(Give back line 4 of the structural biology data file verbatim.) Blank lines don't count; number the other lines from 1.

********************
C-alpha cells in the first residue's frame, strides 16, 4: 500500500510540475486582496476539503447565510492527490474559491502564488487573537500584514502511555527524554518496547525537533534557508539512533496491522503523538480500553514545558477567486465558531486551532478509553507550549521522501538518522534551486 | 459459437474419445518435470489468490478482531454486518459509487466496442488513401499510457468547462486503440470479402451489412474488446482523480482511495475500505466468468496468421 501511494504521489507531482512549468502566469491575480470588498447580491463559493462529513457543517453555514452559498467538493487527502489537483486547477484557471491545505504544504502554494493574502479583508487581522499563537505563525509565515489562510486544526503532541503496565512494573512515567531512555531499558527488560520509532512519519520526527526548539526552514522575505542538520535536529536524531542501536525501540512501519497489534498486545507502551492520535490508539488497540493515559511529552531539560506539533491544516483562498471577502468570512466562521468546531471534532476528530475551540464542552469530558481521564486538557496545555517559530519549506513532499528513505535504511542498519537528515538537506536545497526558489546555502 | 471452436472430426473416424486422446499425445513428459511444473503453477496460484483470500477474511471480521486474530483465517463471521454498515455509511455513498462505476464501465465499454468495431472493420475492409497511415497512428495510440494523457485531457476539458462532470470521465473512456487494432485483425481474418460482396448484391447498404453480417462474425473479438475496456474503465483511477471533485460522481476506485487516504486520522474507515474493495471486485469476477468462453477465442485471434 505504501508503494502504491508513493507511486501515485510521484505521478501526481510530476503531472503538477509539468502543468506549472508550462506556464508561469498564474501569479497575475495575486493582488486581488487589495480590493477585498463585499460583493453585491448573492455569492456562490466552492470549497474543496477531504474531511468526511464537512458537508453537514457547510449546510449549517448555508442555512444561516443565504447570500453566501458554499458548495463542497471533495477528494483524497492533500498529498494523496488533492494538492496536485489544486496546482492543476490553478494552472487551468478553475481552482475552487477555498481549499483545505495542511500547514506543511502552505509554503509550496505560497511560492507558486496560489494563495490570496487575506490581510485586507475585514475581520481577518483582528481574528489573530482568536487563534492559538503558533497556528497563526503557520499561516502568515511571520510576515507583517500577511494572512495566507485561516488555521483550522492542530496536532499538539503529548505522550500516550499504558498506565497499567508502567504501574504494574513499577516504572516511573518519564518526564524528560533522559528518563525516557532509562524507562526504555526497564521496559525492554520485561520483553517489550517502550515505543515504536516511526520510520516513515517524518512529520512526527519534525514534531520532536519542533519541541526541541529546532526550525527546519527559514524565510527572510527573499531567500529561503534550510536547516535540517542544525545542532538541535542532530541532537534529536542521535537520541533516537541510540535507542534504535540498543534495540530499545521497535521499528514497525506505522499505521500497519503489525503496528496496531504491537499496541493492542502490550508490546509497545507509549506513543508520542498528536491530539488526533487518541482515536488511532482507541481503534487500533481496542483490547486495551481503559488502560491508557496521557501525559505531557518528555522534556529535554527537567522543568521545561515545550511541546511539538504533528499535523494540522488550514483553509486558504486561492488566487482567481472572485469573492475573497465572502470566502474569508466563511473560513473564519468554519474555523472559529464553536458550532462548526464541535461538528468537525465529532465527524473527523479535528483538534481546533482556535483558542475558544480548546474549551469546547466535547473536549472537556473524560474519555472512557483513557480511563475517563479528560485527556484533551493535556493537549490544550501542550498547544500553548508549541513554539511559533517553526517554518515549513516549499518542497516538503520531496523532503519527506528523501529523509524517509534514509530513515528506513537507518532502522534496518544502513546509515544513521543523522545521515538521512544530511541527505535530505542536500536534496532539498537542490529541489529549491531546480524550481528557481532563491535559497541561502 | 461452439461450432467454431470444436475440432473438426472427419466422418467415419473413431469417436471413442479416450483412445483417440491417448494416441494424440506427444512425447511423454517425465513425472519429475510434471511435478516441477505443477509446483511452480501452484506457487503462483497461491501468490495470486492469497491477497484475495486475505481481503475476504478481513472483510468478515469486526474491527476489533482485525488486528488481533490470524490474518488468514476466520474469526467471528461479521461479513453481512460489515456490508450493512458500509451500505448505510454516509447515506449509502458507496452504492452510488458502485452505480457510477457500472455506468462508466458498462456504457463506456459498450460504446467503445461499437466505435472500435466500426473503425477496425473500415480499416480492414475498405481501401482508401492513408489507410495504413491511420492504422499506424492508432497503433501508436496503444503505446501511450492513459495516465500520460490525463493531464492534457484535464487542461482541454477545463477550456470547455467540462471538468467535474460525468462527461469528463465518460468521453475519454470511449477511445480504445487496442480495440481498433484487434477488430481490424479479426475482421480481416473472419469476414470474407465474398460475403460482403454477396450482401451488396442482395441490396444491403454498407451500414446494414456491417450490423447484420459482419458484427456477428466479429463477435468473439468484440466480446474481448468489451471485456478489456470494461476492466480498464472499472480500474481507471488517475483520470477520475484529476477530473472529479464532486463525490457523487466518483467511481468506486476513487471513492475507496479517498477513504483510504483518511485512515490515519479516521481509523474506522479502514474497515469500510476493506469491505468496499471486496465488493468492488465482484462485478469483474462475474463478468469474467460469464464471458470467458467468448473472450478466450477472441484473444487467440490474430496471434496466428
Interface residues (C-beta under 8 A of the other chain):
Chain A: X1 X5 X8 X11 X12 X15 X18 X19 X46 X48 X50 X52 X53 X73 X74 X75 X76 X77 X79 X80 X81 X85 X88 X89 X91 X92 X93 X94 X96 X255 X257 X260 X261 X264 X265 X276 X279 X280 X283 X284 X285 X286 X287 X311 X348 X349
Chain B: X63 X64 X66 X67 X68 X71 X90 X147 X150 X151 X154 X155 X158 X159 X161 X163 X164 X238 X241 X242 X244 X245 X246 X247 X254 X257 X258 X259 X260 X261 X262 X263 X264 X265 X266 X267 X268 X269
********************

Chain B: X63 X64 X66 X67 X68 X71 X90 X147 X150 X151 X154 X155 X158 X159 X161 X163 X164 X238 X241 X242 X244 X245 X246 X247 X254 X257 X258 X259 X260 X261 X262 X263 X264 X265 X266 X267 X268 X269